“Only 4 countries in the world have a higher proportion of women at work than men. All are in Africa: Malawi, Mozambique, Rwanda and Burundi”.
That was a random tweet I found on my home page on Twitter. I sent a reply to the source to verify her claim and she obliged. What I discovered was stimulating as I dug deeper, taking off from her lead, Mail and Guardian Africa.
I thought Rwanda had truly performed remarkably in political empowerment with 64 women in its 100-seat lower house. In a world where 21.8% of national parliamentarians are female, Rwanda is the only country in the world with more women than men in parliament. What caught my eye was that while South Africa and Senegal made the top 10 in the global ranking, Nigeria did not.
Three days earlier I had posted on my fan page a report about the gender gap in the US. I went back to it and hit another statistics about gender pay gap, “Currently, there’s no country in the entire world where a woman earns as much as a man for doing the same job. And it’s going to take another 81 years for the gender gap to close”.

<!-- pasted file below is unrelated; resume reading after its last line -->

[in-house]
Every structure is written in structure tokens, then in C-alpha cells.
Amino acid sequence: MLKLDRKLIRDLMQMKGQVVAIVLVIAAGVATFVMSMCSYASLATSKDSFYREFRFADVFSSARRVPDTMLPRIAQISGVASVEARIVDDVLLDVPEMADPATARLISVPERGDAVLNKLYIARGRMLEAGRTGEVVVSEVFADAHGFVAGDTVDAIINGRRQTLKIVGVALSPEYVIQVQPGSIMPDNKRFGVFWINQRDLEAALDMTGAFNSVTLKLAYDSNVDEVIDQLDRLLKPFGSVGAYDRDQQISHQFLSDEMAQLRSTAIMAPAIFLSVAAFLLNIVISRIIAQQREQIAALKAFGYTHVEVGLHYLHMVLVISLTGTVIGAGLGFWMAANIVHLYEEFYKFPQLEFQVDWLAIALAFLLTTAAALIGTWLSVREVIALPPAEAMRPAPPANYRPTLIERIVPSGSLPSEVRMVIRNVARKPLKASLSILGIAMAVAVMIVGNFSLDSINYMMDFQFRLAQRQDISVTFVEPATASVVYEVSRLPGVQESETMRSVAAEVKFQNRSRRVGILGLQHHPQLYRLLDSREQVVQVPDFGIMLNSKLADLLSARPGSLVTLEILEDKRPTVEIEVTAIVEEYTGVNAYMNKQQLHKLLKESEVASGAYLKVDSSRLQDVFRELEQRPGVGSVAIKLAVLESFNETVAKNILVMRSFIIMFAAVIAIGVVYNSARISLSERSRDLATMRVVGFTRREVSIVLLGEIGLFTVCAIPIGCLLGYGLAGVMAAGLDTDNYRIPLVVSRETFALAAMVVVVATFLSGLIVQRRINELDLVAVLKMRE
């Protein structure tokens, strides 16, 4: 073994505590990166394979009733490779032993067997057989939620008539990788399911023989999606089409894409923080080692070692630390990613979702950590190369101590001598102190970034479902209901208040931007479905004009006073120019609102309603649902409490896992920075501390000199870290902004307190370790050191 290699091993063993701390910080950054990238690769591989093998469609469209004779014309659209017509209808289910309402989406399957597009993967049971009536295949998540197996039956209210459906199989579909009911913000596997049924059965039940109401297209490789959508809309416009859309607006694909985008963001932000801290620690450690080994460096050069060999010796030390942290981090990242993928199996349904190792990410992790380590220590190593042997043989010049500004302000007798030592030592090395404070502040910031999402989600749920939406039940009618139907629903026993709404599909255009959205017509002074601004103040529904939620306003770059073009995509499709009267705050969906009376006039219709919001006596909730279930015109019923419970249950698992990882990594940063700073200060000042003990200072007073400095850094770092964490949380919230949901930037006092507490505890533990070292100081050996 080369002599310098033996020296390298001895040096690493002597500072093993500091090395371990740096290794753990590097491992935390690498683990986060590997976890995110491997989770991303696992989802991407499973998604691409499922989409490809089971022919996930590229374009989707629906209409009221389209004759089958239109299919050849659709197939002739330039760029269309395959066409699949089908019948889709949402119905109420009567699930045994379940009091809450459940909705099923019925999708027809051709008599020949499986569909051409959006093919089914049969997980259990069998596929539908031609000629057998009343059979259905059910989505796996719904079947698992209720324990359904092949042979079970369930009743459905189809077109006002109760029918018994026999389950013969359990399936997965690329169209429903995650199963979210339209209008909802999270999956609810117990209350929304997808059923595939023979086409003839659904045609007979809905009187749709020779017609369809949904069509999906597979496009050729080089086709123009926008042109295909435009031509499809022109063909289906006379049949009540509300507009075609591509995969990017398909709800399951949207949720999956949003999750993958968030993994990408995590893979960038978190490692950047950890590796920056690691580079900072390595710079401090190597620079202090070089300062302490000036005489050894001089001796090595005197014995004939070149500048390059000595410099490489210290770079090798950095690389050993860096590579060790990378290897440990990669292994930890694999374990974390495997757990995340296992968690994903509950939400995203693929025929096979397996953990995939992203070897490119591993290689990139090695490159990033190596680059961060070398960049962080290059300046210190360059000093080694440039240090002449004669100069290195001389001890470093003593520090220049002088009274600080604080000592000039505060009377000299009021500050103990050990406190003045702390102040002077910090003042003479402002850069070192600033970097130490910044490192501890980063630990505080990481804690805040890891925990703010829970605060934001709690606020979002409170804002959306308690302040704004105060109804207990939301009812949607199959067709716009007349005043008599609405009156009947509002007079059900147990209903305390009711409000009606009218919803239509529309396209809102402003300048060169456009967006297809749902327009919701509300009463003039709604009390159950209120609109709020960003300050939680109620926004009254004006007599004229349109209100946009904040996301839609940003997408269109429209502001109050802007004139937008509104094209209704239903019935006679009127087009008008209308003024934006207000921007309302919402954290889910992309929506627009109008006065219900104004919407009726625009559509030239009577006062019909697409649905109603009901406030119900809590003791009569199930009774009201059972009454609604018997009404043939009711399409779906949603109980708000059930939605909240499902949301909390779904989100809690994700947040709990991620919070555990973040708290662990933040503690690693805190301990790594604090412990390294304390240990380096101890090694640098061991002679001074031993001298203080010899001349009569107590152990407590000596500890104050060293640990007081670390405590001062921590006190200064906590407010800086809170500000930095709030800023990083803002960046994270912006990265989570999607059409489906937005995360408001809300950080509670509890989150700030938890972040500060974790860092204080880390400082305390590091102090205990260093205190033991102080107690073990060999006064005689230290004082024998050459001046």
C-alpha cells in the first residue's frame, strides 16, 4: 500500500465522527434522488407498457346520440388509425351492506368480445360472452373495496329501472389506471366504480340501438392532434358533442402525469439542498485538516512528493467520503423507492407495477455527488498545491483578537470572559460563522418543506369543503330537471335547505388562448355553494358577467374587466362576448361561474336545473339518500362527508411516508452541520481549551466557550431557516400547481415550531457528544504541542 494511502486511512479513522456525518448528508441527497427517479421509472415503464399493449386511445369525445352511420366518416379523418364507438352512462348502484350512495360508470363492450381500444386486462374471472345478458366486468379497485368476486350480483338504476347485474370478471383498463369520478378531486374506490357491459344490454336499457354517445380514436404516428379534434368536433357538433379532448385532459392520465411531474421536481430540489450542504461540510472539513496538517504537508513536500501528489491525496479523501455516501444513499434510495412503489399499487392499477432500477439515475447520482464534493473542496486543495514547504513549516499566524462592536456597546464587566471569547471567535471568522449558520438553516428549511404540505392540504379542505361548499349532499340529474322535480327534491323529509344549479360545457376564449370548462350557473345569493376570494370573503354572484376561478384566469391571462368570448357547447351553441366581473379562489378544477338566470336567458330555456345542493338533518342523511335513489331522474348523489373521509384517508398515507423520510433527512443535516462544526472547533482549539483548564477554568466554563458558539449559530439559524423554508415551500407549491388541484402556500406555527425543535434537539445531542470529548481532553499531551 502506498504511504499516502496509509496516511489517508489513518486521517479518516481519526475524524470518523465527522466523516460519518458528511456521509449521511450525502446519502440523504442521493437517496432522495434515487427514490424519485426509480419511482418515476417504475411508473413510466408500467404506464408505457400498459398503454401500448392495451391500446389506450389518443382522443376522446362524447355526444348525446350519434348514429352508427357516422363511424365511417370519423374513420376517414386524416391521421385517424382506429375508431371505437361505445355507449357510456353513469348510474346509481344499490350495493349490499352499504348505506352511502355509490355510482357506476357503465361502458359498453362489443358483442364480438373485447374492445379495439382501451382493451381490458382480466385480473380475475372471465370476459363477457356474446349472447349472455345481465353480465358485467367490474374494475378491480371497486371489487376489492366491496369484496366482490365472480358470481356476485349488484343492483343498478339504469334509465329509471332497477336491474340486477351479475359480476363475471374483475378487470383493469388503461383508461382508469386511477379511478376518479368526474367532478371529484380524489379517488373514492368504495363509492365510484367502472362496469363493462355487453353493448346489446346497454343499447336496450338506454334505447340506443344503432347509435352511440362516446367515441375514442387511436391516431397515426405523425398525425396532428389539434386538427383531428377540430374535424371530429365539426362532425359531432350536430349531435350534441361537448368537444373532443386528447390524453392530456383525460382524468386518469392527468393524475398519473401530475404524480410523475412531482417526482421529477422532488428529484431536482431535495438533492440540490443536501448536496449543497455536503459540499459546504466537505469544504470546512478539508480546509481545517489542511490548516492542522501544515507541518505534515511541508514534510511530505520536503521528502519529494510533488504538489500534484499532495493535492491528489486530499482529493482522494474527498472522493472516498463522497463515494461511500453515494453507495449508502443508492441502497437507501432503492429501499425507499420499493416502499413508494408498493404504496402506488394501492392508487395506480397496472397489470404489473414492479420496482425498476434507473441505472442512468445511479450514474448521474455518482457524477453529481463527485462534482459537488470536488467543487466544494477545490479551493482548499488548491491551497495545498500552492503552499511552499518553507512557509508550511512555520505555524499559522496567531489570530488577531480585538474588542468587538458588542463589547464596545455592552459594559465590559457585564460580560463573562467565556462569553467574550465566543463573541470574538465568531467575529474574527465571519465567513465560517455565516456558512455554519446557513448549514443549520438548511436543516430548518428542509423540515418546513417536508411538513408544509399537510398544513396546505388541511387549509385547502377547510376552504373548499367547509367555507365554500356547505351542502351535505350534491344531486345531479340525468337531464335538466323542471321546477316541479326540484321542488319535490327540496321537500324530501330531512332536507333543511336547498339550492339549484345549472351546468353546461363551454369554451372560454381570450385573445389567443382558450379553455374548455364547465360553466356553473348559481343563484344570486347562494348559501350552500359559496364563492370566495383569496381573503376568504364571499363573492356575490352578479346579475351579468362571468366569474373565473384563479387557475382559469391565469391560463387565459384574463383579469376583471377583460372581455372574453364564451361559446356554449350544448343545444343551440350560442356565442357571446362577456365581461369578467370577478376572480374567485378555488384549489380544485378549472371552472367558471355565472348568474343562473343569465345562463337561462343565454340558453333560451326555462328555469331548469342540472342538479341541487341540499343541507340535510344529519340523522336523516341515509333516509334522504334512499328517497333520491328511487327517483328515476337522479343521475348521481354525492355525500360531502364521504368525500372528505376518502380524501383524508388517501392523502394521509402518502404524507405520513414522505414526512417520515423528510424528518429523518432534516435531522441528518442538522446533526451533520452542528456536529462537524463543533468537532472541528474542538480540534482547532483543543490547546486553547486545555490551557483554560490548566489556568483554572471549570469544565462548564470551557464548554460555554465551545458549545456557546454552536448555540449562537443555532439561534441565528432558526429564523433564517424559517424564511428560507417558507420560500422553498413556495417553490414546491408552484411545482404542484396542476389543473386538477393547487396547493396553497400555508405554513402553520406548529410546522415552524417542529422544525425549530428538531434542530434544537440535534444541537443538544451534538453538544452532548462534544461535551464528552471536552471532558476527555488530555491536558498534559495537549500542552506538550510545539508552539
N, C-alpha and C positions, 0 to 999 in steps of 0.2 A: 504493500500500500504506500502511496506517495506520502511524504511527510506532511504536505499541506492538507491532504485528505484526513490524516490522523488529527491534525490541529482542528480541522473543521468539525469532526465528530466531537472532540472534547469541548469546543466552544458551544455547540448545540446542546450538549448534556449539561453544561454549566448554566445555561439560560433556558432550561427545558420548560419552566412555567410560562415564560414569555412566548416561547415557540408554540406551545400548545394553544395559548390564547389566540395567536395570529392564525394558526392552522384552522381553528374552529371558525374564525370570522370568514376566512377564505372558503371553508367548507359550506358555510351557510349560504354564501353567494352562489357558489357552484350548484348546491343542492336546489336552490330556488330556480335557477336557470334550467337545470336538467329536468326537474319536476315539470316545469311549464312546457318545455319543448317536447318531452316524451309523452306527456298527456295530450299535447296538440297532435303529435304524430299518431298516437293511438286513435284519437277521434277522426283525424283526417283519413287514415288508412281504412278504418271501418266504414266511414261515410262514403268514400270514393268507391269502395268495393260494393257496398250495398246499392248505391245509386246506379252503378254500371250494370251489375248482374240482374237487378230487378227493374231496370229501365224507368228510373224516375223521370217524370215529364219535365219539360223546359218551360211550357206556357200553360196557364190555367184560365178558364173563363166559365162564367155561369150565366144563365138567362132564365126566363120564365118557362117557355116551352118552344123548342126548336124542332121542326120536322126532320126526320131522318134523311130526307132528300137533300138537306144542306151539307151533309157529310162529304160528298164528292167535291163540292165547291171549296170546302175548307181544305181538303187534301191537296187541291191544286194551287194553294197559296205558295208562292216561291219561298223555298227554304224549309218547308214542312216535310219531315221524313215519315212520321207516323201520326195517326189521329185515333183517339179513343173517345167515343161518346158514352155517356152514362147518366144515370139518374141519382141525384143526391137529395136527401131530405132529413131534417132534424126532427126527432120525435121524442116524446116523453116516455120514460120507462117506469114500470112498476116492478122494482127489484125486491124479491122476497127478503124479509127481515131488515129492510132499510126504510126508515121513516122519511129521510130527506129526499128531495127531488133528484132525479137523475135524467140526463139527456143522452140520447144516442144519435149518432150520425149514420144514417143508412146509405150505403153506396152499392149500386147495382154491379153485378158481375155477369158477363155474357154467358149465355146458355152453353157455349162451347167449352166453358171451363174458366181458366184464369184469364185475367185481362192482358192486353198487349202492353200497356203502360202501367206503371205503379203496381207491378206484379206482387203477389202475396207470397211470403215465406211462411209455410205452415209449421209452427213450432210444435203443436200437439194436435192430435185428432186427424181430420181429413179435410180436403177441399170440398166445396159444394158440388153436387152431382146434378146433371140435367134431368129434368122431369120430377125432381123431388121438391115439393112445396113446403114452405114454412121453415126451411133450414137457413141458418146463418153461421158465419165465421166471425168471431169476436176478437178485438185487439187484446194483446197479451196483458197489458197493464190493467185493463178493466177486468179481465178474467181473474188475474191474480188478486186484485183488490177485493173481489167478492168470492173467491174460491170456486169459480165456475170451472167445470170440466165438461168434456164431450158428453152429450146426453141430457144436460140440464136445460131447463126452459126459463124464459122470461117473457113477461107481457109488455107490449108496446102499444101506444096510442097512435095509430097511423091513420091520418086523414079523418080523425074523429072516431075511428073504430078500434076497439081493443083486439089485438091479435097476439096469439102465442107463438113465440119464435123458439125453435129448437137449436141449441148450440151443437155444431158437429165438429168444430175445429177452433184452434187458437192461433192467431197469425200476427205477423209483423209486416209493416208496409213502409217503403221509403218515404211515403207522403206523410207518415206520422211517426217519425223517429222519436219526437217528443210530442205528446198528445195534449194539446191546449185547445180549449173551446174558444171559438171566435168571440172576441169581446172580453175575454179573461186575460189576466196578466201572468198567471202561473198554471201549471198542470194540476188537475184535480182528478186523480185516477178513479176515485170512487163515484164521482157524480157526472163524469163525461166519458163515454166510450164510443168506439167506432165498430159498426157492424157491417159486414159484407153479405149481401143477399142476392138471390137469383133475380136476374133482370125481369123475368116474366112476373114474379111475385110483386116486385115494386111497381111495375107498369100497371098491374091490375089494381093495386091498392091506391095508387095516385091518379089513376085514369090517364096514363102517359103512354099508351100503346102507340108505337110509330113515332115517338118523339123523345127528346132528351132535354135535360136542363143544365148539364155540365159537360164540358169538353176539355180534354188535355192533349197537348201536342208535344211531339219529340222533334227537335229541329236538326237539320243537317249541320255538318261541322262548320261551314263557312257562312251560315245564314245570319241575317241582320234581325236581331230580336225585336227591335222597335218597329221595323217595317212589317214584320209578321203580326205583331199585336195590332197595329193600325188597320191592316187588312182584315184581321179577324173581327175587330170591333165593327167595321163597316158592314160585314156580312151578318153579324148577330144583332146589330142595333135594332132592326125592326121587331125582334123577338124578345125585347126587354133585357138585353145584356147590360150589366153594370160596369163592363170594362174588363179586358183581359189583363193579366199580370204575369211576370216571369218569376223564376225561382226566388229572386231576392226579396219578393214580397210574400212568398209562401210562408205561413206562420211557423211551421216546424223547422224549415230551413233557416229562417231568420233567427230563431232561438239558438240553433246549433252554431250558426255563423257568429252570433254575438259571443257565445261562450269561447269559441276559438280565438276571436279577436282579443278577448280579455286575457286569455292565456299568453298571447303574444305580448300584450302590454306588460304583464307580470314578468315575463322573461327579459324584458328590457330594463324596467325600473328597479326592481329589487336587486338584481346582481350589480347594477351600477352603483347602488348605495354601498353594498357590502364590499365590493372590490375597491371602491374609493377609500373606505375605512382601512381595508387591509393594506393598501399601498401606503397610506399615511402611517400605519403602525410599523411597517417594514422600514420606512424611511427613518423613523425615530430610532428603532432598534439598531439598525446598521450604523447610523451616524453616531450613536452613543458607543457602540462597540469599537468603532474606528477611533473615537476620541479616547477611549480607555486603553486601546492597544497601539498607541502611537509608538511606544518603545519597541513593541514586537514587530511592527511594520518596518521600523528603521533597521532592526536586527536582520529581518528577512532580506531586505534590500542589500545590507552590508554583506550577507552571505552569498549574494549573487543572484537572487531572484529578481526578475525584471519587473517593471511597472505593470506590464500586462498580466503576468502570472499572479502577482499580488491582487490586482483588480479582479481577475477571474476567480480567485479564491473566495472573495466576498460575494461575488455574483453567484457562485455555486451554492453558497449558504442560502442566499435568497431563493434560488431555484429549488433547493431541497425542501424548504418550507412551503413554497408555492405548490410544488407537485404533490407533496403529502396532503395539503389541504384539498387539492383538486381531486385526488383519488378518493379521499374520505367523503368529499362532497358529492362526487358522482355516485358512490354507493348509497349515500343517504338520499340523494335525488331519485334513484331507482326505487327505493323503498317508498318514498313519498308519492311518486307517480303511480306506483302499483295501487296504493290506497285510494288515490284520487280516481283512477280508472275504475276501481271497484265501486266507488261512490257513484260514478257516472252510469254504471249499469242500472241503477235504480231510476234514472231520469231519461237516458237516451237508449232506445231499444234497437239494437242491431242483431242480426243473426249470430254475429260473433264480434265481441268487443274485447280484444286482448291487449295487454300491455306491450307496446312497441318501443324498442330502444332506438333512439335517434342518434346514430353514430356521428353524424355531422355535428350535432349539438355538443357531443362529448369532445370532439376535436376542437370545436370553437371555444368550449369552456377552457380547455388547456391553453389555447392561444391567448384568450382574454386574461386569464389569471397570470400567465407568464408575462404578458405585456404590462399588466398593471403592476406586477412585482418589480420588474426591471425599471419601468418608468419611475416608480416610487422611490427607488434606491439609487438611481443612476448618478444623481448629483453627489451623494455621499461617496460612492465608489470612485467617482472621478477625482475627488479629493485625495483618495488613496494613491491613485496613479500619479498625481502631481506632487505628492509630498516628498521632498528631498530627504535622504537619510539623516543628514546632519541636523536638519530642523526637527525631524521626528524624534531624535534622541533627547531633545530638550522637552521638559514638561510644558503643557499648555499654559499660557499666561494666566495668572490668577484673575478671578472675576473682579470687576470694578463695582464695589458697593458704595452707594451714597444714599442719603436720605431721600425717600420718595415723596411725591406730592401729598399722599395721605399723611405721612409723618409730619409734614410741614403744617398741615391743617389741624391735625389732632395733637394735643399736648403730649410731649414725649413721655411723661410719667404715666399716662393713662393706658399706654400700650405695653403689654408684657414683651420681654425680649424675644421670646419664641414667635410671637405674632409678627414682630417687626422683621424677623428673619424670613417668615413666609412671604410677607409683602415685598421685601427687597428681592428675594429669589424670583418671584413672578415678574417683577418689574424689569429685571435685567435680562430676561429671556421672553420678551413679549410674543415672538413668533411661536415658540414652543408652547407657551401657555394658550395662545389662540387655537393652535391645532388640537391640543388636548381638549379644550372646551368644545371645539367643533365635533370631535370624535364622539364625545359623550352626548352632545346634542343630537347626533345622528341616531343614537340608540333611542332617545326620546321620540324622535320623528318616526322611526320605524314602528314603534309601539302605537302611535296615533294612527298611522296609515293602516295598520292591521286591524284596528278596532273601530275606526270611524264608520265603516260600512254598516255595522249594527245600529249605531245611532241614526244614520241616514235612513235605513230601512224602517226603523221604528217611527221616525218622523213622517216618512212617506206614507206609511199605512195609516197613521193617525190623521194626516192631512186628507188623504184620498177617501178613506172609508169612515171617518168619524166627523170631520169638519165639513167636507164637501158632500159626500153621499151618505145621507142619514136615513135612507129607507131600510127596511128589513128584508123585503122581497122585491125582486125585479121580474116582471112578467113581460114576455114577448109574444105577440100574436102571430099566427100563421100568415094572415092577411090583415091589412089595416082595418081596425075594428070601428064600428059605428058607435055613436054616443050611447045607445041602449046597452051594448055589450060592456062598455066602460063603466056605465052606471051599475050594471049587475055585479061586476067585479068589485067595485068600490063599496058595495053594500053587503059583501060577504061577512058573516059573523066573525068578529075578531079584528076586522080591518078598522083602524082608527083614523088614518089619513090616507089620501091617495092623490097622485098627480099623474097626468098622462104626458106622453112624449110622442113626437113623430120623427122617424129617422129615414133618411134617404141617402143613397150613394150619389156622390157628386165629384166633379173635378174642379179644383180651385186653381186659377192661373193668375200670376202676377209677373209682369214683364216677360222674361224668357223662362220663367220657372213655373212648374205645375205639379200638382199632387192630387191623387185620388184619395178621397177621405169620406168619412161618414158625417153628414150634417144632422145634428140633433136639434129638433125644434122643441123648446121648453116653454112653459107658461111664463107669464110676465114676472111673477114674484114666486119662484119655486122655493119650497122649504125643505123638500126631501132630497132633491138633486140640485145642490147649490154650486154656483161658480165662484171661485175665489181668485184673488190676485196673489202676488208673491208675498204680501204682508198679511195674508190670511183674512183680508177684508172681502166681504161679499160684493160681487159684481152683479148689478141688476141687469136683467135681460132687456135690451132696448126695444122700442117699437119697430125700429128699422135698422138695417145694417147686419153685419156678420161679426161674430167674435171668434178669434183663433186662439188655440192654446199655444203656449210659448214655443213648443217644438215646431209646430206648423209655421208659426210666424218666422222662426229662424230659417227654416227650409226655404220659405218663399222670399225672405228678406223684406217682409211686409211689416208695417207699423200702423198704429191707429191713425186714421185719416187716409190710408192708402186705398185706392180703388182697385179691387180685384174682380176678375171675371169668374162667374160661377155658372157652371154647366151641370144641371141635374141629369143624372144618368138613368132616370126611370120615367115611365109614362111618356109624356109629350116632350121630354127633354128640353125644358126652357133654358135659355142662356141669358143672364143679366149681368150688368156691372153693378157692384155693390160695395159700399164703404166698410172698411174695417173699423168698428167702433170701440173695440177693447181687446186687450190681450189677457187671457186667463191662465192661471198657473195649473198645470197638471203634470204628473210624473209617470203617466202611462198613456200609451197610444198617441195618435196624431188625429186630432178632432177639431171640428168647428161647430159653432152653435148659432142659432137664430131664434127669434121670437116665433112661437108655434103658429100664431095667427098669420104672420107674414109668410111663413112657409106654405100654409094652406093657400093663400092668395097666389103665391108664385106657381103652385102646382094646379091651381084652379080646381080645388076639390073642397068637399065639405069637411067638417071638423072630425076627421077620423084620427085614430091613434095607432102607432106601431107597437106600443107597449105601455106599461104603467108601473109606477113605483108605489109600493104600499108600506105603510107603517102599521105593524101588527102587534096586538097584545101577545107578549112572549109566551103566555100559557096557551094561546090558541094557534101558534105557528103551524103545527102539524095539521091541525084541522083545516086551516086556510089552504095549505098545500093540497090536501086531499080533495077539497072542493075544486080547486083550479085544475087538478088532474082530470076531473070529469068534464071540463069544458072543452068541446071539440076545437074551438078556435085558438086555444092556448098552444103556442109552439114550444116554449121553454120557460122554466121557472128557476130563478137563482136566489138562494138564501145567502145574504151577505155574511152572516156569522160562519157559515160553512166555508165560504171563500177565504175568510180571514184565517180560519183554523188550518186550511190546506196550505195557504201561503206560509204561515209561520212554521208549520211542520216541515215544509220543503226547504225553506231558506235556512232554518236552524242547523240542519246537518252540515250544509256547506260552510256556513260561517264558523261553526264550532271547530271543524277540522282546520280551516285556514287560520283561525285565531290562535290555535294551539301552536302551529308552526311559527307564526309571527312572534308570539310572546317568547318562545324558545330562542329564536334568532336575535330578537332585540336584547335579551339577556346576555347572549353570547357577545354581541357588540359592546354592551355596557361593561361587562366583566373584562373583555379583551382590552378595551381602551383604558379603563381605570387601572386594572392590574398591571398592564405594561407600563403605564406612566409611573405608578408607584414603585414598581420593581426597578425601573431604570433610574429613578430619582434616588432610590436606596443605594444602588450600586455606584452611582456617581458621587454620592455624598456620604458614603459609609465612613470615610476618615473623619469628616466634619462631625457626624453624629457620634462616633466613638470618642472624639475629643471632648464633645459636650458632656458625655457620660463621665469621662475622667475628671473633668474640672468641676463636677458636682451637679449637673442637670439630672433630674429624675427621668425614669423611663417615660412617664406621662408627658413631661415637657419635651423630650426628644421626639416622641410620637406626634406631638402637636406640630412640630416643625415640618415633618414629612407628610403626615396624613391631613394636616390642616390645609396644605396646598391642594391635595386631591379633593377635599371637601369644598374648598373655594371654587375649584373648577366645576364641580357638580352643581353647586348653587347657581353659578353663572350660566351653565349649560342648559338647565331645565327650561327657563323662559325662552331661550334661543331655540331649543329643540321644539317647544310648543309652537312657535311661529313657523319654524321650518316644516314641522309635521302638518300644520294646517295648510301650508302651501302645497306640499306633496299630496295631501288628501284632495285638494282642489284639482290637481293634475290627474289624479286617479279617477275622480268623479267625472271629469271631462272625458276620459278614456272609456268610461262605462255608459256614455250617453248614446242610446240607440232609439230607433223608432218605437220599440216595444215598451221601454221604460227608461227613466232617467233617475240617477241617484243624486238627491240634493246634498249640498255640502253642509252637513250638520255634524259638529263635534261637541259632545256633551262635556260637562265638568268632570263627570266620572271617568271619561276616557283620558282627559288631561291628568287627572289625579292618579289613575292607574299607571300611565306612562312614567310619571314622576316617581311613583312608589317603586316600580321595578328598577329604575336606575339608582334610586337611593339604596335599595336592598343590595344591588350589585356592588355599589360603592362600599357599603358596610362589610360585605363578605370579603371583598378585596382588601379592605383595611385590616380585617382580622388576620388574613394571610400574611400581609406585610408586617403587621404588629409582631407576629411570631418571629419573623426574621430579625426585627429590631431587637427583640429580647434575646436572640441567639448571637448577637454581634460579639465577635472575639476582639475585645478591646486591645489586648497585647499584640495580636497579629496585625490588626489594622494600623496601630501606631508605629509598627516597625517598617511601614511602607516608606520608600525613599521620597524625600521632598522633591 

Just what is going on with women and men in the workforce? Why are women paid differently from men when they have the same qualifications? A colleague said to me that in the Nigerian civil service, women are given less money as transfer allowance compared to men who get enough to move a family while a woman gets an amount only for her own travel. In some universities in South Africa, women lecturers earn less than their male counterparts.
I am stunned therefore that 20 years after the Beijing Conference and with so many civil organisations, pressure groups, consistently seeking equal rights for women and the United Nations creating gender supported initiatives including the UN Women, women are still so discriminated against in the labour market.